Pride & Prejudice

Shoes & Sensibility

I do not know that I shall execute Martha's commission at all, for I am not fond of ordering shoes; and, at any rate, they shall all have flat heels. - Sunday, June 2, 1799, Jane Austen's letter to her sister Cassandra from Bath.

I love Jane Austen's writing. When I think of this clever, sly, witty, wry woman secretly writing her equally clever, sly, witty, wry observational novels under cover of embroidery, or doing household accounts, or reading some improving volume of boring yuck such as Fordyce's Sermons, and having to quickly whip away her pages of manuscript when someone entered the room - well. The modern mind boggles.

However. I so wish Miss Austen was kicking around on Goodreads today for several reasons - not least of which is the fact that she died far too soon, and without experiencing many of the things her heroines so happily encountered - but mainly because she left so many things unanswered in her fabulous down to earth fables. And one of these things just does not make sense, peeps.

Why, dear Miss Austen, do you never discuss shoes in your stories? I realise that others have bemoaned the fact that you pretty much ignore the Napoleonic Wars other than an occasional reference to how much loot an eligible Naval officer has pulled in - this even though Emma was published in the year Waterloo was fought and won, and you yourself had two brothers serving in the Royal Navy, eventually rising to the rank of Admiral. Perhaps you were bored senseless by Charles and Frank droning on about Trafalgar, who knows? Yo ho ho and a bottle of yawn (believe me, I am with you there sister).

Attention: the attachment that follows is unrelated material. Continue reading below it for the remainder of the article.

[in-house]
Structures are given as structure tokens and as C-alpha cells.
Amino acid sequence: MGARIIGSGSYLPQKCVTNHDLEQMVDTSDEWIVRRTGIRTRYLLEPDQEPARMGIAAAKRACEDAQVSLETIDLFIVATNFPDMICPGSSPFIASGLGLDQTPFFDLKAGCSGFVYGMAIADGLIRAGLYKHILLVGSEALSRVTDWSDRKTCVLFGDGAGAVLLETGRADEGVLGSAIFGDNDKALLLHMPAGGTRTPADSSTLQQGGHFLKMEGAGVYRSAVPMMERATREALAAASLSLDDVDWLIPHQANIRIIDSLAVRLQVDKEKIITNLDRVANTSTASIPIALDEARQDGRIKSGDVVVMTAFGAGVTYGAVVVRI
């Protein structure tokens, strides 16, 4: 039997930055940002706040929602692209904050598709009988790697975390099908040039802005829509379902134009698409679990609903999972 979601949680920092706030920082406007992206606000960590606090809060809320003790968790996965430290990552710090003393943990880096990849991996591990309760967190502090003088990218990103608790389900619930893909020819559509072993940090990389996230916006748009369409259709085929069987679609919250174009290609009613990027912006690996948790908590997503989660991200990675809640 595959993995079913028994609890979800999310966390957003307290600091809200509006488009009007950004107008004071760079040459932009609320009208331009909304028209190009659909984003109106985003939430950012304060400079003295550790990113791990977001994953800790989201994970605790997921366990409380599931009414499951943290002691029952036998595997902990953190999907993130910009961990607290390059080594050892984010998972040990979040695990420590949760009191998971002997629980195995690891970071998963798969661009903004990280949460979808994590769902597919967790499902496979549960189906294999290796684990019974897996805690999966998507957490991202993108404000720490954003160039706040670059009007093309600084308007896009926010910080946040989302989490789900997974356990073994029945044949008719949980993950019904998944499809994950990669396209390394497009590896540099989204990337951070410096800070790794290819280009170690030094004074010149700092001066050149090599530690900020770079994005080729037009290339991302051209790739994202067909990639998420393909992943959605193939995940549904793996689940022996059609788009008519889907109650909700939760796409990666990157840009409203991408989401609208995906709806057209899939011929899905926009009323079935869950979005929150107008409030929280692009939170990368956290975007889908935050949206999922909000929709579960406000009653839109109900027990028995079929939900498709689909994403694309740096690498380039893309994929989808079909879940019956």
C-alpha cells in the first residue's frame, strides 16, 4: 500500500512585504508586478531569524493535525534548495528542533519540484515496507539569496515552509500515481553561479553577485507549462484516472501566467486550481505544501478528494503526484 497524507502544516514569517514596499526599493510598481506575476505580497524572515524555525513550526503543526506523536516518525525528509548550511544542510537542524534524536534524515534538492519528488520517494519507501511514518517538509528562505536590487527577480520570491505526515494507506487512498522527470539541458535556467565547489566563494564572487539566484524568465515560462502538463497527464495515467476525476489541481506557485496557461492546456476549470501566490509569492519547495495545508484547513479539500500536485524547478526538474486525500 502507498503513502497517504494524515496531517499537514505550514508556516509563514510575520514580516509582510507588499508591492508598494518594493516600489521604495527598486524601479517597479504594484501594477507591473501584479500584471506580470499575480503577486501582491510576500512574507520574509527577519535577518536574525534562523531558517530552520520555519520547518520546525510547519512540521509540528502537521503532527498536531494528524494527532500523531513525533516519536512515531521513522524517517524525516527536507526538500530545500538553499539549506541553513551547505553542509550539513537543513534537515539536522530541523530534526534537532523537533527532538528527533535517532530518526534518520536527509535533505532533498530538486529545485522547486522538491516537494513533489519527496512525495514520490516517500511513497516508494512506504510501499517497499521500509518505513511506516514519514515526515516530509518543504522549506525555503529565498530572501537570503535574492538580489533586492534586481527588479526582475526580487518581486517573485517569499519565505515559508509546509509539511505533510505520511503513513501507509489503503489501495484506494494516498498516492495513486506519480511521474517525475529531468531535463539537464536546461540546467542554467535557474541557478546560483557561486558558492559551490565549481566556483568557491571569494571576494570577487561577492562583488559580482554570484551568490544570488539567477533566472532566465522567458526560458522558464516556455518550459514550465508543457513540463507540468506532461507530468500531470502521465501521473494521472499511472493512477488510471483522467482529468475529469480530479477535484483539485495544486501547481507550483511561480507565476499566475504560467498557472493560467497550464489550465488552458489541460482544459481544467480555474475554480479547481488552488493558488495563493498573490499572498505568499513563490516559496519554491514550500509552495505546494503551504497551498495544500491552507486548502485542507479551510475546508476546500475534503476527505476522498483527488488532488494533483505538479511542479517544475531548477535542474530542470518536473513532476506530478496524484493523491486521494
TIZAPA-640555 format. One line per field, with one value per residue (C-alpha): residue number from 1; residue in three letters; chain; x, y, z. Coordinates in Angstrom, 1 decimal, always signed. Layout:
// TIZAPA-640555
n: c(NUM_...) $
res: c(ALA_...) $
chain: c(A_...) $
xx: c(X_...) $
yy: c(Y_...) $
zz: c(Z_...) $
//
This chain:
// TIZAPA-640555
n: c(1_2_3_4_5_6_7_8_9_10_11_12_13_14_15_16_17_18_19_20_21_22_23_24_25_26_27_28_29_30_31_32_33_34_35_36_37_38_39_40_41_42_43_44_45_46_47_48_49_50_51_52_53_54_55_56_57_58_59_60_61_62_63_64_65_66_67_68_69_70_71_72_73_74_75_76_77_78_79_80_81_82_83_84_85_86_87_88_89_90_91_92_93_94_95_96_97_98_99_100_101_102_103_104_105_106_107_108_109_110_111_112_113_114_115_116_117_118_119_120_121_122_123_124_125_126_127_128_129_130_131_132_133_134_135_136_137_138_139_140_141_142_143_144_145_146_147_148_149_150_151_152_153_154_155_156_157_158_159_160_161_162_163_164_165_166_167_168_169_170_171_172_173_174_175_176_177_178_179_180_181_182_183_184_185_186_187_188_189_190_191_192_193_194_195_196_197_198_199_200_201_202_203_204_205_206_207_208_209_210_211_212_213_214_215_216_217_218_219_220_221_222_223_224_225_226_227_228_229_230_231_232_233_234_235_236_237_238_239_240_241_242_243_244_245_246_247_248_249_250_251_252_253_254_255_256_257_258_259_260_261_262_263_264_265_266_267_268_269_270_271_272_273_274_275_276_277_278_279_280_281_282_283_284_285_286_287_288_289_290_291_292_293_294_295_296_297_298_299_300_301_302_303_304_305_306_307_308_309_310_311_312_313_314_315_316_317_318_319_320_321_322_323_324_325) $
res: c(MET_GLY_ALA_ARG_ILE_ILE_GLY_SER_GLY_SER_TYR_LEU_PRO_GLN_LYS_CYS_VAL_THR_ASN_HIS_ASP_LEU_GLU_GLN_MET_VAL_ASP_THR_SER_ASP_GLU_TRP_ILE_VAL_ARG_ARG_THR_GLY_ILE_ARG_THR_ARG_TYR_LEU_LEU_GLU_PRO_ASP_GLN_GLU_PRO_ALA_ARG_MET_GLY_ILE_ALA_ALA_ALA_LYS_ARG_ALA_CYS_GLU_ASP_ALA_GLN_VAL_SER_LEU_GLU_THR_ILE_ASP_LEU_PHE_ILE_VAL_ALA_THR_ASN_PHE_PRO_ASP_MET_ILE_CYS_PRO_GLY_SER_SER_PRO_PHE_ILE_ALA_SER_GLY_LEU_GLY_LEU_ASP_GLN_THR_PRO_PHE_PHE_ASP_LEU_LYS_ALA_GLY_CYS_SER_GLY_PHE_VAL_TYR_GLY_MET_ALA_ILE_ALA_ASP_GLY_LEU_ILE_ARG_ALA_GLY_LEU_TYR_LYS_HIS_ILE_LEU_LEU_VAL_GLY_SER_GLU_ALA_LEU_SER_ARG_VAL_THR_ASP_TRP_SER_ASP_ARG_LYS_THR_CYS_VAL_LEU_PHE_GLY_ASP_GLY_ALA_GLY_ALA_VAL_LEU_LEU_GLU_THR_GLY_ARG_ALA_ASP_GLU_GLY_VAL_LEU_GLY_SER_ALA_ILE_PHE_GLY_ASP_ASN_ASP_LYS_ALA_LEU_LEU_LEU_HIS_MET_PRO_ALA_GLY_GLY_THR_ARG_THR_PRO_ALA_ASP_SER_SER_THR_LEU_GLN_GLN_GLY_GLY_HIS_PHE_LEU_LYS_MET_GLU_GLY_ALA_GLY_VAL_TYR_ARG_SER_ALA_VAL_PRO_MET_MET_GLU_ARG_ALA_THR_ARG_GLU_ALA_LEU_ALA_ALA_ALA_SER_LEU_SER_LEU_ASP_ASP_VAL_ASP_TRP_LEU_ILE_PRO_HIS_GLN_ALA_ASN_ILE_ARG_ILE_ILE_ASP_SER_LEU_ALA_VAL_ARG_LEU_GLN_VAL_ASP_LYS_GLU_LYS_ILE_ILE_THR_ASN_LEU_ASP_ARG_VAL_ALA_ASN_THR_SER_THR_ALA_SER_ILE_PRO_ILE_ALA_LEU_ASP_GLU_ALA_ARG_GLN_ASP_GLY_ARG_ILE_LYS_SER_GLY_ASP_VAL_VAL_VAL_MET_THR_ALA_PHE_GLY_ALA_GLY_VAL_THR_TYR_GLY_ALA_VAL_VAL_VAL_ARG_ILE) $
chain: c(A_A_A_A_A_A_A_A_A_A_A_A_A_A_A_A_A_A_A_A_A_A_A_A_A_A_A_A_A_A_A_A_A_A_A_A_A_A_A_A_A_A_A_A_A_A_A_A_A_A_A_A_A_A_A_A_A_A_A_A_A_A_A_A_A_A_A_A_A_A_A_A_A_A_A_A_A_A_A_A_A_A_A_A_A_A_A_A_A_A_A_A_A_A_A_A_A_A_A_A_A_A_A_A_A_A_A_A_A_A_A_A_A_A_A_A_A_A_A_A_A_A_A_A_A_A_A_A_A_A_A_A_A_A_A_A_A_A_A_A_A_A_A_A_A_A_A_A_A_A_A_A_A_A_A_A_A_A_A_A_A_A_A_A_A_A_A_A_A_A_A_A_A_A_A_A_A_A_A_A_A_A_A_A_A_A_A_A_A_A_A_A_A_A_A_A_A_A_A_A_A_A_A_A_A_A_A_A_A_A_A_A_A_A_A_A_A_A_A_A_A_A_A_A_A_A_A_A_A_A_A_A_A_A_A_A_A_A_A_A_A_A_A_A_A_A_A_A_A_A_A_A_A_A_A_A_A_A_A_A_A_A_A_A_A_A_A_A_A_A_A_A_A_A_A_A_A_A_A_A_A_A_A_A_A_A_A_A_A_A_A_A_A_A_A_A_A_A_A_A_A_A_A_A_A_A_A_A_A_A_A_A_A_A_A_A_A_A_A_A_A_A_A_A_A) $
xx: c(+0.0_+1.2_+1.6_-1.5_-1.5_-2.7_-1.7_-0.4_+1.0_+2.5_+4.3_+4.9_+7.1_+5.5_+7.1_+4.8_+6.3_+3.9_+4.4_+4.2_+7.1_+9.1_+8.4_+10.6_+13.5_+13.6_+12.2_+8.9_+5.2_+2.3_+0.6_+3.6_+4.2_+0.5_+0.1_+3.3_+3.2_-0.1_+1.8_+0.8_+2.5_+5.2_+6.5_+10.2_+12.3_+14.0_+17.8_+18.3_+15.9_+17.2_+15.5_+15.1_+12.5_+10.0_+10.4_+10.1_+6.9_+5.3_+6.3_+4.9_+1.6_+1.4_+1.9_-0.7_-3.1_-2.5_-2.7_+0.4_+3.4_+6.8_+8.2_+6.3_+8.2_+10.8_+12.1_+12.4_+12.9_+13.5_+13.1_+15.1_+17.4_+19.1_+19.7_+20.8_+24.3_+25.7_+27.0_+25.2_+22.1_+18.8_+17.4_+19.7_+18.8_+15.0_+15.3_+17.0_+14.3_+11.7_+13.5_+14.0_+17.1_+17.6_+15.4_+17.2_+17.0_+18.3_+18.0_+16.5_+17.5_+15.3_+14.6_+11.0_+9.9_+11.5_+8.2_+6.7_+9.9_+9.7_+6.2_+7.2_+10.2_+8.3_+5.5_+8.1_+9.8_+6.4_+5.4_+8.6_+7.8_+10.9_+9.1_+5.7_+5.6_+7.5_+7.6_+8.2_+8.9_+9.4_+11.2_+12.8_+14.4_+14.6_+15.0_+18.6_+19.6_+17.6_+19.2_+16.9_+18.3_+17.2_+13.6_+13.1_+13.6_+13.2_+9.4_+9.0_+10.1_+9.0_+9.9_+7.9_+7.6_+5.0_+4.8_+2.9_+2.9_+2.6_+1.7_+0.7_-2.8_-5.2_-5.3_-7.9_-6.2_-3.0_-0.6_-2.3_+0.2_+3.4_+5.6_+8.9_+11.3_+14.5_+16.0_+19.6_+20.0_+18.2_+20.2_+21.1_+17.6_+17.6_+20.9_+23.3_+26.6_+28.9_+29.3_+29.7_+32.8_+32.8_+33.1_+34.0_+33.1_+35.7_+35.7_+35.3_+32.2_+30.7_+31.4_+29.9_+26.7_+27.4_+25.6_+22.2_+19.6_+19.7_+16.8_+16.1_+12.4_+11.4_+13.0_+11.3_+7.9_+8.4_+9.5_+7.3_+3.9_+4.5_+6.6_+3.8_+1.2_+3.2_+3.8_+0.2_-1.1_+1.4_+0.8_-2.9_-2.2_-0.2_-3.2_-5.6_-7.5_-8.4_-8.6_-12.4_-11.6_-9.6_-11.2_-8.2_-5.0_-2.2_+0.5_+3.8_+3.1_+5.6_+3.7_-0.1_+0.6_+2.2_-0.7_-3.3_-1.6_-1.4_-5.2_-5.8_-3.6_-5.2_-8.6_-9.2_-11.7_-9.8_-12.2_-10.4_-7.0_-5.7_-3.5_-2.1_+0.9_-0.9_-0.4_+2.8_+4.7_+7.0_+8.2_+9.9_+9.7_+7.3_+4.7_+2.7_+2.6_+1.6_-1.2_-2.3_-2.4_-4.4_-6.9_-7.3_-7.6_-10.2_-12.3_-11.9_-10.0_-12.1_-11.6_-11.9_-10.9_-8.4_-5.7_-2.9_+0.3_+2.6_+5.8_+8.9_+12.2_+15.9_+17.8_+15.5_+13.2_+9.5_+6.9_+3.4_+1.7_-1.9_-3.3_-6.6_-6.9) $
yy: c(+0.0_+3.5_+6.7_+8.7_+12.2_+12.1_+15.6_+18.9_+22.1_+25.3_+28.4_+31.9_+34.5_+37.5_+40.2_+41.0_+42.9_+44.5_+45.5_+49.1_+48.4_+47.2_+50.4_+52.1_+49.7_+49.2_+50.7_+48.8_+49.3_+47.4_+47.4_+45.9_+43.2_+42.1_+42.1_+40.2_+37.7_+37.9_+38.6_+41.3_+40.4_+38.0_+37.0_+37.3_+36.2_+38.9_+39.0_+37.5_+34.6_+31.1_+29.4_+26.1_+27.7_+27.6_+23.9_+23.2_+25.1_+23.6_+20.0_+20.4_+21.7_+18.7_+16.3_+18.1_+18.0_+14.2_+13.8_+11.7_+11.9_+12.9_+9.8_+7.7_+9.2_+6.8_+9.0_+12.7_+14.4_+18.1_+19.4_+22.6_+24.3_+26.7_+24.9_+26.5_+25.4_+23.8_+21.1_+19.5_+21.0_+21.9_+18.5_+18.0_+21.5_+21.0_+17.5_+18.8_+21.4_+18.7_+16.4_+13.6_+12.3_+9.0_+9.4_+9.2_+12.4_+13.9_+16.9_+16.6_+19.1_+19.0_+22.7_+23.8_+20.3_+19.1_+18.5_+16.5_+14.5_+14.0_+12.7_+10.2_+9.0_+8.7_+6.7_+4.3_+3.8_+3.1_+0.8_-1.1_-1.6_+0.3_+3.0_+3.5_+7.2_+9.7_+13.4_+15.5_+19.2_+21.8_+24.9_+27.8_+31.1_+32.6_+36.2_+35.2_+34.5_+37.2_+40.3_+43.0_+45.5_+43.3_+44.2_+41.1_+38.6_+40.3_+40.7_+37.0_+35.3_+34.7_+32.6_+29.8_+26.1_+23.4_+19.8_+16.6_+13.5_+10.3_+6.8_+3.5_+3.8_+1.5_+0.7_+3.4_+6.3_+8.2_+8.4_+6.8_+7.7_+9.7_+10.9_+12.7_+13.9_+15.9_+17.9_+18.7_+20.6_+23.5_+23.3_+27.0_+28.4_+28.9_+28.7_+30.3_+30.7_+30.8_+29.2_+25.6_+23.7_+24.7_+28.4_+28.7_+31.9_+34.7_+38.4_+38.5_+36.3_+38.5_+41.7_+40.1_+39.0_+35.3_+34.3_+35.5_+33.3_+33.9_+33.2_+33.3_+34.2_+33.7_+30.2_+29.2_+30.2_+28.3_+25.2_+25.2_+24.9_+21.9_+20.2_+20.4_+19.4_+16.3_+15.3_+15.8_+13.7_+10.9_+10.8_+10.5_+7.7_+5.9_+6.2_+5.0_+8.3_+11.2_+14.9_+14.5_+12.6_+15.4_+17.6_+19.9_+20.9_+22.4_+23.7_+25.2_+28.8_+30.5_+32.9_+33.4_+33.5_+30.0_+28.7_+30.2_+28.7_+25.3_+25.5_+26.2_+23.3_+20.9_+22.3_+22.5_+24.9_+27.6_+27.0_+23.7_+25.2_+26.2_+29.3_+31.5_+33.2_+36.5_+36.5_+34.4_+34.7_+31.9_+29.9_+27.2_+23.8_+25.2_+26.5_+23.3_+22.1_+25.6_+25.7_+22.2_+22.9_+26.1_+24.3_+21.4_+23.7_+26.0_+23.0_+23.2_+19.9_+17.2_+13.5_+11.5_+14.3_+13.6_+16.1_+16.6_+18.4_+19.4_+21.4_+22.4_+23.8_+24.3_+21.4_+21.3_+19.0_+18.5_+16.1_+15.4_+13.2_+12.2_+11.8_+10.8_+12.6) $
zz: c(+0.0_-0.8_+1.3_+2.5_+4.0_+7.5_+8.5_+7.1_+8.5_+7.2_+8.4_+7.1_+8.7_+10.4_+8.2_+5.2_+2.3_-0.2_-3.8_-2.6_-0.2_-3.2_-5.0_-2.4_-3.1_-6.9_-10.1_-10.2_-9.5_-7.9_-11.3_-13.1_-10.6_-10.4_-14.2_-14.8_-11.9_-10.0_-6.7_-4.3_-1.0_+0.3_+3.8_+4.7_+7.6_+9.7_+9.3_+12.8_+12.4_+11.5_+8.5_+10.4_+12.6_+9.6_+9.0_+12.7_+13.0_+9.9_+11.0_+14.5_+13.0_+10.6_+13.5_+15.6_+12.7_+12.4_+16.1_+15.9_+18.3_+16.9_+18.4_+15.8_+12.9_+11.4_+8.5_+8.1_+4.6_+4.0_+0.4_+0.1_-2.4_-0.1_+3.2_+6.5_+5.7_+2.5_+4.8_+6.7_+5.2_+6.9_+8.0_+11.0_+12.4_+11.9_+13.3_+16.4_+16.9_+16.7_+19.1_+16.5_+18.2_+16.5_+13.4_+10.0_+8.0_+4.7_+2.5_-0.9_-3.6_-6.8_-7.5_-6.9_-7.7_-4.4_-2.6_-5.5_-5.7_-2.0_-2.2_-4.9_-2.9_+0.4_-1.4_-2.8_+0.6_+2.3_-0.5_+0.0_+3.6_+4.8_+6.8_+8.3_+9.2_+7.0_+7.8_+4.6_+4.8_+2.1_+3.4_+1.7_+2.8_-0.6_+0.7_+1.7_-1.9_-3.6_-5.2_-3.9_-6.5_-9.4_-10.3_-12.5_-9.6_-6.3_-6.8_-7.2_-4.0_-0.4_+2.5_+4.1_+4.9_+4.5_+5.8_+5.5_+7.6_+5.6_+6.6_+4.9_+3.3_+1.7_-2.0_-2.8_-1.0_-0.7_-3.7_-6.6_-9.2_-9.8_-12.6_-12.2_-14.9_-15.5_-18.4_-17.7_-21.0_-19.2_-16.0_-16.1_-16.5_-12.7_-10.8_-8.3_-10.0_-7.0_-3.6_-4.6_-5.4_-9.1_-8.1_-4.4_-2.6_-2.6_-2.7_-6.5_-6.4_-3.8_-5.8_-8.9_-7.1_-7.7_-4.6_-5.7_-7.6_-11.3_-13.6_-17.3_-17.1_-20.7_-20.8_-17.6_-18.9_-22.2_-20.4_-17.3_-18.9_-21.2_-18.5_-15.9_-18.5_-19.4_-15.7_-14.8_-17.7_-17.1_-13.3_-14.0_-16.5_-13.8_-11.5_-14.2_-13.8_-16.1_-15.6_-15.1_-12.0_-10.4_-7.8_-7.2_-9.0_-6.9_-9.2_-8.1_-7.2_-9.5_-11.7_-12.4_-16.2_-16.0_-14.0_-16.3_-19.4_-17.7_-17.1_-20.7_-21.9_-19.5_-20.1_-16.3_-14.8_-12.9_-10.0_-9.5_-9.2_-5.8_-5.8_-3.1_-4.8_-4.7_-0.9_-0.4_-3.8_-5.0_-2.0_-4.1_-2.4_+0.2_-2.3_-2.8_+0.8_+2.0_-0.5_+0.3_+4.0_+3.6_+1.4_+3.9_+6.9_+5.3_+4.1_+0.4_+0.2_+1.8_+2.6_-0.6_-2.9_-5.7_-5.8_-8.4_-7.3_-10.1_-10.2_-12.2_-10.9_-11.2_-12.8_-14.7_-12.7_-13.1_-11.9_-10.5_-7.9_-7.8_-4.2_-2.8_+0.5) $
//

But to ignore footwear... well.

Really. There's just no excusing that lapse of reason.

Did you not like shoes? Did you not have a fascination with the whole handmade kid slipper scenario? I mean, you devote a whole section in Pride and Prejudice to Lizzy's muddy petticoats, so why not chat about how stuffed her poor little boots were? I shudder at the thought of what they went through... I actually sympathise (just a tad) with prissy pants Mademoiselle Bingles in that respect.

That gives me a thought. Maybe you were mean about Caroline Bingley because she resembled a friend of yours who had nicer shoes than you. Transference issues eh Jane? Look, you should have just told her that her shoes were 'so 1798' and perhaps Caz may have been less unpleasant - who knows?

Because secretly, I think you loved shoes. The letter to your sister about Martha? Methinks the lady doth protest too much. She just knows they will be flat soled, blergh shoes and nobody is interested in that kind of malarkey. We want satin, and high insteps, and ribbons, and - well, you get the picture.

We want the early 19th century equivalent of the stiletto, sister.

I see it all now. Pride and Prejudice was originally titled Pumps and Prejudice, and was all about Darcy's horror of Lizzy's inferior ball slippers. He overcame his pride in his handmade Hessians for long enough to propose when she promised to give every pair of her crappy Chinese knock-offs to Lydia, and never write 'direct to the factory' again.

Compared to some of the other 'variations' on P & P I have read, this is actually quite believable.

I feel far more at ease thinking that JA loved shoes. Because let's face it; this is a woman sitting at home, writing furiously, giving her characters wonderfully satisfactory endings.

She damn well deserved really, really good...